The article describes Morton’s neuroma, presents a clinic of the disease with a description of the nature of the pain syndrome and neurological symptoms. The measures for the prevention and conservative treatment of Morton’s neuroma are described, including the use of orthopedic insoles and other orthopedic aids.
Tunnel or compression syndromes / neuropathies are one of the most common groups of diseases of the peripheral nerves and constitute, according to different authors, from 25% to 40% of all diseases of the peripheral nervous system.
In the scientific literature there is information about two diseases of the foot, which are associated with the name of the American surgeon Thomas George Morton (1835-1903). The first is Morton’s foot, otherwise, the syndrome of insufficiency of the first metatarsal bone, in which the second toe of the foot is longer than the first, which is a factor predisposing to the formation of the hammer-like second toe. The second is Morton’s neuroma, a manifestation of tunnel syndrome in which the nerve that passes between the heads of the 3rd and 4th metatarsal bones suffers. This disease has many synonyms: metatarsalgiya Morton, plantar interdigital neuroma, interplusus neuroma, foot neuroma.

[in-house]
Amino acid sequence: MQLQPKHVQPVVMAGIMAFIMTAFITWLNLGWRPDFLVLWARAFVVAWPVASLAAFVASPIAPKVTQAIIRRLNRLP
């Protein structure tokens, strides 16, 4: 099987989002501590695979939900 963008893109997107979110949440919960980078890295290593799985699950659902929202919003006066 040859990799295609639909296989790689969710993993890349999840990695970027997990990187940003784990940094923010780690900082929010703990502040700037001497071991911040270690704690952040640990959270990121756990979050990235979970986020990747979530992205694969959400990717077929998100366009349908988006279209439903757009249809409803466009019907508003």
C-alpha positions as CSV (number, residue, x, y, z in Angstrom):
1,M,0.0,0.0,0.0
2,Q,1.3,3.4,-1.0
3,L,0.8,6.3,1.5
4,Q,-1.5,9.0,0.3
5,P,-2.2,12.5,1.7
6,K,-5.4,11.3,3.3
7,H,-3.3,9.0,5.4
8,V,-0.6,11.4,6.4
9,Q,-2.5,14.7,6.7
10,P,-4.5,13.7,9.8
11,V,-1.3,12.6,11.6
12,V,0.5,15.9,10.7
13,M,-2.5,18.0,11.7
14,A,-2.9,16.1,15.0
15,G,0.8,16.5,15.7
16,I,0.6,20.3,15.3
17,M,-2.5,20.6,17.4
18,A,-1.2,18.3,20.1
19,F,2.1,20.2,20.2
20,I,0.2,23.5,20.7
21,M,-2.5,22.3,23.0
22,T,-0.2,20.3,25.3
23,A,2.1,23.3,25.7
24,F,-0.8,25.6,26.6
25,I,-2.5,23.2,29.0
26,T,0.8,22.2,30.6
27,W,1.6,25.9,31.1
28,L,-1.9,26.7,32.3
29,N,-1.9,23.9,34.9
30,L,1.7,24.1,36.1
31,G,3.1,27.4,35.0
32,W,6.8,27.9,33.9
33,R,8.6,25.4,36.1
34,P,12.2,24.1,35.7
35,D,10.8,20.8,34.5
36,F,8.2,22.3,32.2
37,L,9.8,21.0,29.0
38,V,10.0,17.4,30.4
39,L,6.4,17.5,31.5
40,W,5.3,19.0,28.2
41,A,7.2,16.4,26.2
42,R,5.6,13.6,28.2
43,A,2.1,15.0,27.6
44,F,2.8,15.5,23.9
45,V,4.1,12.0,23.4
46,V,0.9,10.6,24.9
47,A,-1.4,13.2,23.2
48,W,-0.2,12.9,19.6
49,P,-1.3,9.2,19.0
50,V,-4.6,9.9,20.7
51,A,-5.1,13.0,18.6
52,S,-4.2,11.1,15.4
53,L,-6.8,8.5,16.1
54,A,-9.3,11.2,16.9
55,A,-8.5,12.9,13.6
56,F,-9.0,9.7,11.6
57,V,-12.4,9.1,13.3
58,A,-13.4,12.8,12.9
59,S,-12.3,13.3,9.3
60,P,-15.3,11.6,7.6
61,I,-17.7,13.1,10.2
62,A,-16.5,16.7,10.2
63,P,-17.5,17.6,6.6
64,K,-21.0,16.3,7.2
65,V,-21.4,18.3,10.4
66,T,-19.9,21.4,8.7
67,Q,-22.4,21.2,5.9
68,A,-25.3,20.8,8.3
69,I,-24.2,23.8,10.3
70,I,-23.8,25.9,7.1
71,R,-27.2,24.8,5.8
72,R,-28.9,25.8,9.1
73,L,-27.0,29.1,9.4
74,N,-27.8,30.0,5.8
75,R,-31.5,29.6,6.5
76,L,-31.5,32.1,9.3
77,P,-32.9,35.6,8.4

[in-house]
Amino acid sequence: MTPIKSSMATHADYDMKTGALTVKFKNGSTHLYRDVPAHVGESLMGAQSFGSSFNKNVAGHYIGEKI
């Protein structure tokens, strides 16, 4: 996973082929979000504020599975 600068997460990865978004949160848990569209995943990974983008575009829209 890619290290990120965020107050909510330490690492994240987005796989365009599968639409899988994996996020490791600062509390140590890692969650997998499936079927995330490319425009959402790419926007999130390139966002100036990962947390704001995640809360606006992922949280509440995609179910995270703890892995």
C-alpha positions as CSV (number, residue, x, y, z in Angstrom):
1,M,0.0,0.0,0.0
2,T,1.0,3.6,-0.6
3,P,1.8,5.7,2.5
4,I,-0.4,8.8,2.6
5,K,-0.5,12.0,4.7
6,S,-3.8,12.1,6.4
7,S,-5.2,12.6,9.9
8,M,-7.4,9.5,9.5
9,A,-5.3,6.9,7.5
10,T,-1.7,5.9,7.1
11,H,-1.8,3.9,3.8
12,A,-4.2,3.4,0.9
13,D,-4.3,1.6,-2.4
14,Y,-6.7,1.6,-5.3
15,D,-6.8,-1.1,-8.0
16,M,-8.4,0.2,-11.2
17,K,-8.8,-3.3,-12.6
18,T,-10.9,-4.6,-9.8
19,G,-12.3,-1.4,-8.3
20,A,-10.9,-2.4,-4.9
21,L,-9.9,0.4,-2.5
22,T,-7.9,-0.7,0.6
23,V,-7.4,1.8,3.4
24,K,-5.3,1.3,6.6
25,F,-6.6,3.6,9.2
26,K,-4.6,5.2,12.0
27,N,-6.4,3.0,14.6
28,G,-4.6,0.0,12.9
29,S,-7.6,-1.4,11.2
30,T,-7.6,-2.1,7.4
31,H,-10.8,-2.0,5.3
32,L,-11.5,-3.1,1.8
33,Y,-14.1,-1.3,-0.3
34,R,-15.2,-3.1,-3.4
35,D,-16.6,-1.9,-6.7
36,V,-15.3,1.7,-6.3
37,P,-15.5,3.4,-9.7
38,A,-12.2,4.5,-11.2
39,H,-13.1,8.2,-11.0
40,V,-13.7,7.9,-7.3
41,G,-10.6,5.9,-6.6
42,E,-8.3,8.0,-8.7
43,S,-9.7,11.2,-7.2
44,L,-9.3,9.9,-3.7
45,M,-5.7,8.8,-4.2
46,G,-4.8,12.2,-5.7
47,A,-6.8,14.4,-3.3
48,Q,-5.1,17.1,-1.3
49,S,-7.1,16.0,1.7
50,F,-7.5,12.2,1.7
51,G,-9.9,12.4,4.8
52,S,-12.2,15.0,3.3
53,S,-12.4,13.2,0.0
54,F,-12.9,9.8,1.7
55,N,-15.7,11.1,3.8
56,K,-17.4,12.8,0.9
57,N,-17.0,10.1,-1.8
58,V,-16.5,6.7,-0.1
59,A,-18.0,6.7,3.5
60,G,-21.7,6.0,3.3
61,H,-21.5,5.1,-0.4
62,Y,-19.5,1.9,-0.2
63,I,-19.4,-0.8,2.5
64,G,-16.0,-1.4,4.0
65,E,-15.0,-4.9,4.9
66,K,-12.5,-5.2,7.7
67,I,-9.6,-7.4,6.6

In 1876, Thomas Morton first described the syndrome observed in 12 patients with an “unusual and painful lesion of the 4th metatarsophalangeal joint”. In studying this pathology, Morton suggested that mechanical compression of the nerve with the heads of the metatarsal bones is the main mechanism for the development of the disease.
Compression neuropathies are currently believed to be a polyetiologic disease. In their formation play an important role as a genetic predisposition, and the impact of exogenous and endogenous factors. Among the many etiological factors that cause the development of tunnel neuropathies, it is necessary to highlight the main ones that play a major role in the formation of Morton’s neuroma. These include: transverse flatfoot, wearing close shoes (including shoes
with high heels and narrow nose), acute traumatic injuries and hematomas at the site of localization of nerve fibers, irregular gait with turning the foot inwards, obliterating diseases of the lower extremity vessels, overweight, increased load on the front foot, infectious and autoimmune diseases, changes in the structure of the nerve, lipomas of various types.